• A Kubernetes namespace where the Helm chart from the repository will be installed.

When you want to deploy to an environment, a Pull Request must be made to that environment’s repository. We can manually create the PR to deploy an application to an environment, or we can use this handy jx command

jx promote --app myapp --version 1.2.3 --env production


Typically we specify the environment while promoting to environments with the Manual promote strategy, like the Production environment. Instead of specifying the environment, we can create a Pull Request in all the environments having the Auto promote strategy using this jx command

jx promote -b --all-auto --timeout 1h --version \$(cat ../../VERSION) --no-wait  Changing the Production environment’s promote strategy from Manual to Auto you can do Continuous Deployment. When these PRs are merged into the environment’s git repository, the environment pipeline runs, which then applies the Helm chart living on that repo to the environment’s Kubernetes namespace. ### Preview Environments Preview Environments are similar to Permanent Environments in that they are defined in a source code Git repository using Helm charts. The main difference is that Preview Environments are configured inside the application repository in the ./chart/preview folder. Also they are not permanent but created when a Pull Request is made to an application’s git repository, and then deleted some time after (manually or via automatic garbage collection). When the Preview Environment is up and running Jenkins X will comment on your Pull Request with a link so in one click your team members can try out the preview. You can create a preview environments using jx preview  This will create the Environment and Namespace objects for this environment. It will also build the application creating a new Docker image that will be deployed to the preview environment using the preview chart defined in the ./chart/preview folder. ## Managing environments You can create new environments using jx jx create env --name prod --label Production --namespace my-prod  Some interesting options are • label: The Environment label which is a descriptive string like Production or Staging. • prefix: Environment repo prefix, your Git repo will be of the form environment-$prefix-\$envName.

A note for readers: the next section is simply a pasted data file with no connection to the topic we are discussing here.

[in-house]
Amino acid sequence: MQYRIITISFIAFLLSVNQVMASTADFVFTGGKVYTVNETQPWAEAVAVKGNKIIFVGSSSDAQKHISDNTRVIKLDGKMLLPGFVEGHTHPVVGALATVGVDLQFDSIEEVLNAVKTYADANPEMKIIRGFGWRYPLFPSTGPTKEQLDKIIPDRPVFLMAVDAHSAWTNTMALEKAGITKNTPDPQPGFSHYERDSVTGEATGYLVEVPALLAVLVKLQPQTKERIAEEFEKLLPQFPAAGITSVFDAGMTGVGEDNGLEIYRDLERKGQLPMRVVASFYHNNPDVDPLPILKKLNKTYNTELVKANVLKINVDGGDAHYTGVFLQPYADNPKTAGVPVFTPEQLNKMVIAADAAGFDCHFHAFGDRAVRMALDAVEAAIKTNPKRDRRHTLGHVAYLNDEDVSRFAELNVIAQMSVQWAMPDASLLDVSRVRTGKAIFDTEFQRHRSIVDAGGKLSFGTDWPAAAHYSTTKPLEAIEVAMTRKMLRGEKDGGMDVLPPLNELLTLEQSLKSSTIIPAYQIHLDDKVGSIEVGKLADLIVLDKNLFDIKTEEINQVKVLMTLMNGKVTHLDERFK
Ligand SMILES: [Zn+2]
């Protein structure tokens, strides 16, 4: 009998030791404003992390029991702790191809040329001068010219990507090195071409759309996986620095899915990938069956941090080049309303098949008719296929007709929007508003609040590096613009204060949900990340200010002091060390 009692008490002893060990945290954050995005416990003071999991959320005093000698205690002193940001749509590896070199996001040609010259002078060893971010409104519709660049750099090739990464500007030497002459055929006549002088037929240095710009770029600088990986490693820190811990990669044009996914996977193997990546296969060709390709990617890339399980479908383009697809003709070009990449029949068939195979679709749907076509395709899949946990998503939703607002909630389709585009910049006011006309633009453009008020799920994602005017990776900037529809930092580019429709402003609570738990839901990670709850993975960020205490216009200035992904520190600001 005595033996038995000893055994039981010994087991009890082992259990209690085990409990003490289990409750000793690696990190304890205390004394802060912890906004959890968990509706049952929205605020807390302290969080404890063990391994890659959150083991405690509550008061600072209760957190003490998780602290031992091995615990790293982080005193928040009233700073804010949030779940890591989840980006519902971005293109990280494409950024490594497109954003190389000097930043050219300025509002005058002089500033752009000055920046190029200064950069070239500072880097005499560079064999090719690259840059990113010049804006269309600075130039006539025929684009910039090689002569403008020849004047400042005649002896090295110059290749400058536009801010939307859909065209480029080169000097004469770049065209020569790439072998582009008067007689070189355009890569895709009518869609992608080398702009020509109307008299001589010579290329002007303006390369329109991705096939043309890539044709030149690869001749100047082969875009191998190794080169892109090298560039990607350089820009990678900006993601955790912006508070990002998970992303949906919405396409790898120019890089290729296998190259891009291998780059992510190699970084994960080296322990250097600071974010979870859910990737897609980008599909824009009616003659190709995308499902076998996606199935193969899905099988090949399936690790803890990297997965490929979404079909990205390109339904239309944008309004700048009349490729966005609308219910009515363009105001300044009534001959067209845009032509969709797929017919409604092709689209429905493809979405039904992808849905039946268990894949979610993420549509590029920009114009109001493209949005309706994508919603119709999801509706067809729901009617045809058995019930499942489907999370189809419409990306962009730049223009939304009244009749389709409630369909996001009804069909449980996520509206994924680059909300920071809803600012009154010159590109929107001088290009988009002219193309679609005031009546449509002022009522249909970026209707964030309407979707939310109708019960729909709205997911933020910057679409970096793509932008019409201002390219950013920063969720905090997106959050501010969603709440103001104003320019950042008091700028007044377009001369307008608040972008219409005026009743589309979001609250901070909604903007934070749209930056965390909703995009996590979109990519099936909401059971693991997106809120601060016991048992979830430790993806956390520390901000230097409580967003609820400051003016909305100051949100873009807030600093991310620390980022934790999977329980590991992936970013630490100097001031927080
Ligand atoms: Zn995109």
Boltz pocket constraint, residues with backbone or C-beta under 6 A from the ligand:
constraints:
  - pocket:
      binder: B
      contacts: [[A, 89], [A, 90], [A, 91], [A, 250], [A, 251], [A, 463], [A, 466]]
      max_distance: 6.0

• promotion: The promotion strategy, Auto or Manual.

You can then list all existing environments

jx get environments


Or edit an existing environment (-b for no interactive)

jx edit env -b --name prod --label Production --no-gitops --namespace my-prod


Or finally delete it

jx delete environment prod


## Deployment Flow

In the workflow that Jenkins X proposes, we will have a repository for each application that we want to deploy. But also we will have a repository for each environment where you want to deploy these applications. The repositories for the different environments describe all the applications that must be running on them.

So while developing your application, the usual flow would be

• Create a Pull Request on the application repository: this will execute the application CI pipeline to build and test the application.
• Once the Pull Request on the application repository is merged, the application pipeline will release this newly built version to a Docker Registry and promote it to the environments with the Auto promote strategy using a jx command.
• If we want to deploy to production or any environment with the Manual promotion strategy, we need to execute the jx command targeting the desired environment.